Three days after their arrival, Jon had heard that Benjen Stark was to lead a half-dozen men on a ranging into the haunted forest. That night he sought out his uncle in the great timbered common hall and pleaded to go with him. Benjen refused him curtly. "This is not Winterfell," he told him as he cut his meat with fork and dagger. "On the Wall, a man gets only what he earns. You're no ranger, Jon, only a green boy with the smell of summer still on you."

Toad stepped close. "The little lordling has a mouth on him," he said. He had pig eyes, small and shiny. "Is that your mommy's mouth, bastard? What was she, some whore? Tell us her name. Maybe I had her a time or two." He laughed. Jon twisted like an eel and slammed a heel down across the instep of the boy holding him. There was a sudden cry of pain, and he was free. He flew at Toad, knocked him backward over a bench, and landed on his chest with both hands on his throat, slamming his head against the packed earth.

As he watched his uncle lead his horse into the tunnel, Jon had remembered the things that Tyrion Lannister told him on the kingsroad, and in his mind's eye he saw Ben Stark lying dead, his blood red on the snow. The thought made him sick. What was he becoming? Afterward he sought out Ghost in the loneliness of his cell, and buried his face in his thick white fur.

As he watched his uncle lead his horse into the tunnel, Jon had remembered the things that Tyrion Lannister told him on the kingsroad, and in his mind's eye he saw Ben Stark lying dead, his blood red on the snow. The thought made him sick. What was he becoming? Afterward he sought out Ghost in the loneliness of his cell, and buried his face in his thick white fur.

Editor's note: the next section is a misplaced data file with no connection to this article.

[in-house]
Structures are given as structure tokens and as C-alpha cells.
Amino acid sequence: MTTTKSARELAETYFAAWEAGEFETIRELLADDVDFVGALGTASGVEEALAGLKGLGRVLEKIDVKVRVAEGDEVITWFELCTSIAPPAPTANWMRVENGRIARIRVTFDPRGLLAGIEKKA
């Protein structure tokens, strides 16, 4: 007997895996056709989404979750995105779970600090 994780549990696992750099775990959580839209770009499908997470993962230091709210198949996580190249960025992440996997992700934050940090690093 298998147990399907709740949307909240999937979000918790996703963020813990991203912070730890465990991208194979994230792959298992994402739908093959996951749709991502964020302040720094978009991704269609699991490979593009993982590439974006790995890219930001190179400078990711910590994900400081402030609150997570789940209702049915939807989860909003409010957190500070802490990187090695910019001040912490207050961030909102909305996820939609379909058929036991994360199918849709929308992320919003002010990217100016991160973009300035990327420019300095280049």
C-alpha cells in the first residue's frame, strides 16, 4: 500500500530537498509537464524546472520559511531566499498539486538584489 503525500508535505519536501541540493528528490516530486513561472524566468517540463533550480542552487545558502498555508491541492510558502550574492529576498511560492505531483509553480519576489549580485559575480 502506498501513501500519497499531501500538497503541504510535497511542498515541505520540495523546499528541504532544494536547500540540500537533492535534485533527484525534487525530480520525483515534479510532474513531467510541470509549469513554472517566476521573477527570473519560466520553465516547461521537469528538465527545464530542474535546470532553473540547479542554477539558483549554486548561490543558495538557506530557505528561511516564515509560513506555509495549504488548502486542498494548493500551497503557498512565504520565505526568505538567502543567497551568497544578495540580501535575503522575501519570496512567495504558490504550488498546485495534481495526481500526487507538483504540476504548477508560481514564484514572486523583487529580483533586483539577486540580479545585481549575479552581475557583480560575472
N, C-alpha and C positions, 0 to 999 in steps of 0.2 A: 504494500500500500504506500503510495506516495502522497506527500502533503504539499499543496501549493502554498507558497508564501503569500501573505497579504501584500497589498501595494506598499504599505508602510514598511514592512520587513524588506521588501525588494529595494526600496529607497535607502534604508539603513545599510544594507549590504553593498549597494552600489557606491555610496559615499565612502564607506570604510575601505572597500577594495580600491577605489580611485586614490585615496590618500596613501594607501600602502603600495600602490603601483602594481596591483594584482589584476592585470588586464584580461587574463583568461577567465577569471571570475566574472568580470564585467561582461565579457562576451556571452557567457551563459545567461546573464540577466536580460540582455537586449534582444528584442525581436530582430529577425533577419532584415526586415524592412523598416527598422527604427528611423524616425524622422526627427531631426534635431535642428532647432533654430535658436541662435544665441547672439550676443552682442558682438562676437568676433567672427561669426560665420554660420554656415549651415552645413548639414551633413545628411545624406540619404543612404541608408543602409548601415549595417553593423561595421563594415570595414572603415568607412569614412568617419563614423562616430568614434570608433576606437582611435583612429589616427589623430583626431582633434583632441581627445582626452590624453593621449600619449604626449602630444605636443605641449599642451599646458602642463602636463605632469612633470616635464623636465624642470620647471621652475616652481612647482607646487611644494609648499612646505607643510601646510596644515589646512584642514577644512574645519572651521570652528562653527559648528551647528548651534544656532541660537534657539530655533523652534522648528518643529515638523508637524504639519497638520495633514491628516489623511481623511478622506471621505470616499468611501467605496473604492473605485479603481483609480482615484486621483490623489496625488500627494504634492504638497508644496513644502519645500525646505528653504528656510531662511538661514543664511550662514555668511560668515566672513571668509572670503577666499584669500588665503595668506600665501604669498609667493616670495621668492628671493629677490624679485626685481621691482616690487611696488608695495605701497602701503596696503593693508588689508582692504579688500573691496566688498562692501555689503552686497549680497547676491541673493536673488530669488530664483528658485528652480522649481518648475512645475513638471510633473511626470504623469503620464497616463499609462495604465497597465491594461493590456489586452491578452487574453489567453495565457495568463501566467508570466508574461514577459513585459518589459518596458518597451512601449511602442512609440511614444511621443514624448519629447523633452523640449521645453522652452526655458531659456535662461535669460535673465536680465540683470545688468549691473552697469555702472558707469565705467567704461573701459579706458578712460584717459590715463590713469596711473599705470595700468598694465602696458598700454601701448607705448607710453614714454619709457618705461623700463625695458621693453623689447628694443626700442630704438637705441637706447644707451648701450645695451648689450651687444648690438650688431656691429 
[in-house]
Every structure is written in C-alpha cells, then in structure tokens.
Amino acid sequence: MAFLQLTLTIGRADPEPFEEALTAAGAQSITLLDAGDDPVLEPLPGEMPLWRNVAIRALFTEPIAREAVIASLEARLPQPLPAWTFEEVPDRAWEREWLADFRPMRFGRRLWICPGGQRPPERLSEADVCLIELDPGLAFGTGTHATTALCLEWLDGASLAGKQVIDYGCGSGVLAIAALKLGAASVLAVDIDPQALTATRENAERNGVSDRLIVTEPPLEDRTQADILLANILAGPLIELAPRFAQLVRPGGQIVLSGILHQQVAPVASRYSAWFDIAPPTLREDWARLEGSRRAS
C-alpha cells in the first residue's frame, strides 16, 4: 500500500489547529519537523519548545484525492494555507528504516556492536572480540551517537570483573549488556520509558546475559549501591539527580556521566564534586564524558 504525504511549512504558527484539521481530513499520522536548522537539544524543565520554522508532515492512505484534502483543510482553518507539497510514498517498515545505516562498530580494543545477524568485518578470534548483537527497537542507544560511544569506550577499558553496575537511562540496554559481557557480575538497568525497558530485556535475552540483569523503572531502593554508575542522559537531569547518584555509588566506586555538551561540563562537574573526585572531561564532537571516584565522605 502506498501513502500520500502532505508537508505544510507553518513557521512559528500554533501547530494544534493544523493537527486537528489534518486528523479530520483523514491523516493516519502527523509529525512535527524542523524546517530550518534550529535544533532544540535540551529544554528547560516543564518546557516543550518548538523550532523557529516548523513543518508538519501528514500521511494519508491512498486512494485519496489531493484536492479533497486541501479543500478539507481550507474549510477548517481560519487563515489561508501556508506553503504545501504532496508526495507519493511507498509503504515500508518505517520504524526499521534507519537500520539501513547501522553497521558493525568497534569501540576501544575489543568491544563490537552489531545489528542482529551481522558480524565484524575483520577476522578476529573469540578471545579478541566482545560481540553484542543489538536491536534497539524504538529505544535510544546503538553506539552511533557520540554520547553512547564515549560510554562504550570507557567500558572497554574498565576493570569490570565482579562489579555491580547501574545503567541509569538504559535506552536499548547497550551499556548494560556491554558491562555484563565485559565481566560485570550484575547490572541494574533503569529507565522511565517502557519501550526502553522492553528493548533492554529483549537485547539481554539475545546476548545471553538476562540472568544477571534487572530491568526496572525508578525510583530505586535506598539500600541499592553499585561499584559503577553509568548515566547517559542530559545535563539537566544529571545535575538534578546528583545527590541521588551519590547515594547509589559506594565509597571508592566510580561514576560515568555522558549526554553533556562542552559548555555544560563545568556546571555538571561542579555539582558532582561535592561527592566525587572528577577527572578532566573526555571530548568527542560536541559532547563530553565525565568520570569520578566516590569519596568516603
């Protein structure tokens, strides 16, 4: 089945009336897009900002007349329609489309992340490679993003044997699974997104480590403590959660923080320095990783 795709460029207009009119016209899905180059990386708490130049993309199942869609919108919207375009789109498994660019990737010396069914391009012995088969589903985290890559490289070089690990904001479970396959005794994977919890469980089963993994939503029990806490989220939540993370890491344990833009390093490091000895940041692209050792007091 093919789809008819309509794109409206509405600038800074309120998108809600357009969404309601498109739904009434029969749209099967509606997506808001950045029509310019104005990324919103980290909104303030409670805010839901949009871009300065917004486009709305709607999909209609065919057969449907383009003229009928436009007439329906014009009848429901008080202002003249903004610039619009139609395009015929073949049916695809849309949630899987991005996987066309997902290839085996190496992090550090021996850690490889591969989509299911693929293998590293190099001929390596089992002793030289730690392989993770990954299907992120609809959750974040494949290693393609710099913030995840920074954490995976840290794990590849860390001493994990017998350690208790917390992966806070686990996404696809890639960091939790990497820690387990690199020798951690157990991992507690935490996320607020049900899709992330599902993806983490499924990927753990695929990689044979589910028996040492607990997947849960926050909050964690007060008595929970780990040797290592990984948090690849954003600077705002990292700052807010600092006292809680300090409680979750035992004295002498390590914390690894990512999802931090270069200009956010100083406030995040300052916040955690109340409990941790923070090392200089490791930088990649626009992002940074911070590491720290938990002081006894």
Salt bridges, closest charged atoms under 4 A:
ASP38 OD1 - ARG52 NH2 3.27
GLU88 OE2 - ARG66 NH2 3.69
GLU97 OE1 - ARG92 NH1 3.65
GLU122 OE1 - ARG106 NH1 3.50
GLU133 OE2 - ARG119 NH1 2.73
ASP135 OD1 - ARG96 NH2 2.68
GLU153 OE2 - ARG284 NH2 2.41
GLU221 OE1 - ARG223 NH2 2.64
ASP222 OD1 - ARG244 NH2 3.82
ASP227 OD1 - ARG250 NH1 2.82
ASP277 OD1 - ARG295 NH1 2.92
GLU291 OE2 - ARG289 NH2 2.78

"He broke my wrist," Grenn said again, holding it out to Noye for inspection.

The armorer gave the offered wrist the briefest of glances. "A bruise. Perhaps a sprain. Maestor Aemon will give you a salve. Go with him, Todder, that head wants looking after. The rest of you, return to your cells. Not you, Snow. You stay."

"You broke my wrist, bastard boy."

Jon pulled himself to his feet. Donal Noye stood glowering at them. "The yard is for fighting," the armorer said. "Keep your quarrels out of my armory, or I'll make them my quarrels. You won't like that."

As he watched his uncle lead his horse into the tunnel, Jon had remembered the things that Tyrion Lannister told him on the kingsroad, and in his mind's eye he saw Ben Stark lying dead, his blood red on the snow. The thought made him sick. What was he becoming? Afterward he sought out Ghost in the loneliness of his cell, and buried his face in his thick white fur.